Accidents close interstates as 1st heavy episode of lake-effect snow affects the Great Lakes

By Alex Sosnowski, AccuWeather senior meteorologist
November 10, 2018, 9:38:02 AM EST

Stretches of interstates closed early on Saturday morning as accidents ensued amid the first widespread and heavy lake-effect snow event of the season downwind of the Great Lakes.

Cold air will plunge southeastward during this weekend.

As that cold air passes over the warm waters of the Great Lakes, clouds will build and form streets of snow showers, known as lake-effect snow.

NE regional 11.10 AM

Under the right conditions, these snow showers can extend 100 miles or more downwind of the Great Lakes. Where these bands of snow persist, a heavy amount of snow can fall.

On Saturday morning, portions of interstates 80 and 99 in western and central Pennsylvania were closed as intense snow squalls caused drastic reductions in visibility and slick travel. Officials also closed a lengthy stretch of Interstate 90 from western New York to western Pennsylvania.

NY web cam Nov 10

An intense band of lake-effect snow reduced visibility and covered Interstate 90 in western New York on Saturday, Nov. 10, 2018. (Image/New York Thruway)

People living in or traveling through the Great Lakes region should make sure their vehicle is set for wintry driving conditions.

Motorists should continue to use caution on highways and interstates in Michigan, northern Ohio, western and central Pennsylvania, upstate New York and West Virginia.

"One of the most intense bands of lake-effect snow is falling downwind of Lake Erie, south of Buffalo, New York, and north of Erie, Pennsylvania," according to AccuWeather Senior Meteorologist Kristina Pydynowski.

"Visibility dropped down to zero at Dunkirk, New York, with persistent thundersnow reported."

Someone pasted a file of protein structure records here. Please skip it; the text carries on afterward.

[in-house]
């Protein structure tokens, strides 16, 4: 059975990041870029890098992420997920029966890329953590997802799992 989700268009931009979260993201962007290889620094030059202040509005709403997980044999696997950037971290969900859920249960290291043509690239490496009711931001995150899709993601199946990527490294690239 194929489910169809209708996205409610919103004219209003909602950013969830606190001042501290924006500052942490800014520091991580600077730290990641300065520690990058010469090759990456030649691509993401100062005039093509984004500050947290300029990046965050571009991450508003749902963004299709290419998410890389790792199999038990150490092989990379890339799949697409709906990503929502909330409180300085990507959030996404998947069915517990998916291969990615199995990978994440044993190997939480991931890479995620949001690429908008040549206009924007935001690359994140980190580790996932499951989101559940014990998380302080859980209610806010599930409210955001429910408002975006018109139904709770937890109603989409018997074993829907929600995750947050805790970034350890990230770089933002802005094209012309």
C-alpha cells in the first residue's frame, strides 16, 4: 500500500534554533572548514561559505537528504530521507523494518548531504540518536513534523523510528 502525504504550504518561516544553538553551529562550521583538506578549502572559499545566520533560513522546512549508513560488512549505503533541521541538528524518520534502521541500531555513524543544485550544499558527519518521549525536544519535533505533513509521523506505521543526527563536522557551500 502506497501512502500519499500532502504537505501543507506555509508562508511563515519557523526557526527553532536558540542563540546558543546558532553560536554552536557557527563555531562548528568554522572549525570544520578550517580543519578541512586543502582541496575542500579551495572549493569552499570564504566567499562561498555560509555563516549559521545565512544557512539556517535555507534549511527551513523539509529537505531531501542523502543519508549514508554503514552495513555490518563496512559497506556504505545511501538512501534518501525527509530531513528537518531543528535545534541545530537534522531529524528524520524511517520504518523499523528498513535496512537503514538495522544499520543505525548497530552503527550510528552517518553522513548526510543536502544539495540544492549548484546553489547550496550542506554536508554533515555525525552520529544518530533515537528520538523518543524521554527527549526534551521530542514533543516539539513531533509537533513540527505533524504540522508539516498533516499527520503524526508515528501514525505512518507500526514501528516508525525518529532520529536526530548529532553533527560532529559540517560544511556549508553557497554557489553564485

Even where bands of snow only briefly shift through some communities and stretches of highways, that snow can bring a dangerous, sudden drop in visibility and cause roads to become slippery in a matter of minutes.

"Football fans headed to State College, Pennsylvania, to watch Penn State take on Wisconsin should watch for slick conditions," according to Pydynowski.

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"As far as accumulations are concerned, parts of northern Michigan and areas of New York state from north of Syracuse to south of Watertown, known as the Tug Hill Plateau region, have a good chance at picking up close to a foot of snow," according to AccuWeather Senior Meteorologist Brian Wimer.

Similar amounts are expected south of Buffalo.

Lake-effect snow map Nov 10

Download the free AccuWeather app to see if and how much snow is forecast to fall for your area.

Lake-effect snow is forecast to shut off from west to east as the weekend progresses.

The snow is likely to diminish Saturday afternoon and evening from Indiana to northern Michigan, then later Saturday night and Sunday morning farther to the east.

However, a clearing sky may allow temperatures to plunge. Some surfaces that were made wet by lake-effect snow and do not have a chance to dry off are likely to freeze at night as the coldest air of the season so far takes hold.

Motorists should assume that any wet patches are indeed icy Saturday night and Sunday morning.

Another blast of cold air and lake effect is poised to follow a storm with rain and snow early next week.

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